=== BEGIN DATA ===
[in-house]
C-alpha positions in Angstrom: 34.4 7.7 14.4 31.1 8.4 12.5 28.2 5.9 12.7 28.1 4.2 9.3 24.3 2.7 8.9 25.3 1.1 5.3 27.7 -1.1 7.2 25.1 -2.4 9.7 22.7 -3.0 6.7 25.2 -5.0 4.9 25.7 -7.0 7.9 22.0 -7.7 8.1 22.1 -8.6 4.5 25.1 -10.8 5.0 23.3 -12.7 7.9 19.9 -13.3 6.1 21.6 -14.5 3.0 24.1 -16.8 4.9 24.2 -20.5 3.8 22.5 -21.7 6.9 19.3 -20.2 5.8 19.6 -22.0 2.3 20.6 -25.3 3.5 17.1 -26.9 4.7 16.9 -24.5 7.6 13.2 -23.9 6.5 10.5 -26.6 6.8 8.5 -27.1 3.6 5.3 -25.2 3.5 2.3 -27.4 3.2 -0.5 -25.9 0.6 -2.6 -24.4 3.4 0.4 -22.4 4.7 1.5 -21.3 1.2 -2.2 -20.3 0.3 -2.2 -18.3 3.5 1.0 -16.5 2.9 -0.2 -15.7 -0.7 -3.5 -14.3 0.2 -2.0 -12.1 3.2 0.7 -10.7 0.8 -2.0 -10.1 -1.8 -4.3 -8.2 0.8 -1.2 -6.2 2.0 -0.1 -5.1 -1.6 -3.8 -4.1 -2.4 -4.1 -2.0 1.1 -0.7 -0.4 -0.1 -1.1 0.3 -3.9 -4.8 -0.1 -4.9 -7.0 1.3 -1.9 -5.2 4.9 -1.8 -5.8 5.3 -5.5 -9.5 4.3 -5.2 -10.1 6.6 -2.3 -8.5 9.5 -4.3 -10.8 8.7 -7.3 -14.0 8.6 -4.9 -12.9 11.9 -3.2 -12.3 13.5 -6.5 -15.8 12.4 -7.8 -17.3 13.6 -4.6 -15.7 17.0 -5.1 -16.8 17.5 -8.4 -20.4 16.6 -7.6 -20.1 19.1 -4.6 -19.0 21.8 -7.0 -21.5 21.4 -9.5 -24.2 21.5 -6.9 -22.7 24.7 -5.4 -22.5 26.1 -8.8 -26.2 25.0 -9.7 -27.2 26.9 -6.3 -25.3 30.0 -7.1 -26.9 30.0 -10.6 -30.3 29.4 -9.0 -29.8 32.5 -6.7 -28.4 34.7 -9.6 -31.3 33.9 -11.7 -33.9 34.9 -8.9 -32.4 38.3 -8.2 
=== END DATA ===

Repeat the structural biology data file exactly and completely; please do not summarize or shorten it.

[in-house]
C-alpha positions in Angstrom: 34.4 7.7 14.4 31.1 8.4 12.5 28.2 5.9 12.7 28.1 4.2 9.3 24.3 2.7 8.9 25.3 1.1 5.3 27.7 -1.1 7.2 25.1 -2.4 9.7 22.7 -3.0 6.7 25.2 -5.0 4.9 25.7 -7.0 7.9 22.0 -7.7 8.1 22.1 -8.6 4.5 25.1 -10.8 5.0 23.3 -12.7 7.9 19.9 -13.3 6.1 21.6 -14.5 3.0 24.1 -16.8 4.9 24.2 -20.5 3.8 22.5 -21.7 6.9 19.3 -20.2 5.8 19.6 -22.0 2.3 20.6 -25.3 3.5 17.1 -26.9 4.7 16.9 -24.5 7.6 13.2 -23.9 6.5 10.5 -26.6 6.8 8.5 -27.1 3.6 5.3 -25.2 3.5 2.3 -27.4 3.2 -0.5 -25.9 0.6 -2.6 -24.4 3.4 0.4 -22.4 4.7 1.5 -21.3 1.2 -2.2 -20.3 0.3 -2.2 -18.3 3.5 1.0 -16.5 2.9 -0.2 -15.7 -0.7 -3.5 -14.3 0.2 -2.0 -12.1 3.2 0.7 -10.7 0.8 -2.0 -10.1 -1.8 -4.3 -8.2 0.8 -1.2 -6.2 2.0 -0.1 -5.1 -1.6 -3.8 -4.1 -2.4 -4.1 -2.0 1.1 -0.7 -0.4 -0.1 -1.1 0.3 -3.9 -4.8 -0.1 -4.9 -7.0 1.3 -1.9 -5.2 4.9 -1.8 -5.8 5.3 -5.5 -9.5 4.3 -5.2 -10.1 6.6 -2.3 -8.5 9.5 -4.3 -10.8 8.7 -7.3 -14.0 8.6 -4.9 -12.9 11.9 -3.2 -12.3 13.5 -6.5 -15.8 12.4 -7.8 -17.3 13.6 -4.6 -15.7 17.0 -5.1 -16.8 17.5 -8.4 -20.4 16.6 -7.6 -20.1 19.1 -4.6 -19.0 21.8 -7.0 -21.5 21.4 -9.5 -24.2 21.5 -6.9 -22.7 24.7 -5.4 -22.5 26.1 -8.8 -26.2 25.0 -9.7 -27.2 26.9 -6.3 -25.3 30.0 -7.1 -26.9 30.0 -10.6 -30.3 29.4 -9.0 -29.8 32.5 -6.7 -28.4 34.7 -9.6 -31.3 33.9 -11.7 -33.9 34.9 -8.9 -32.4 38.3 -8.2 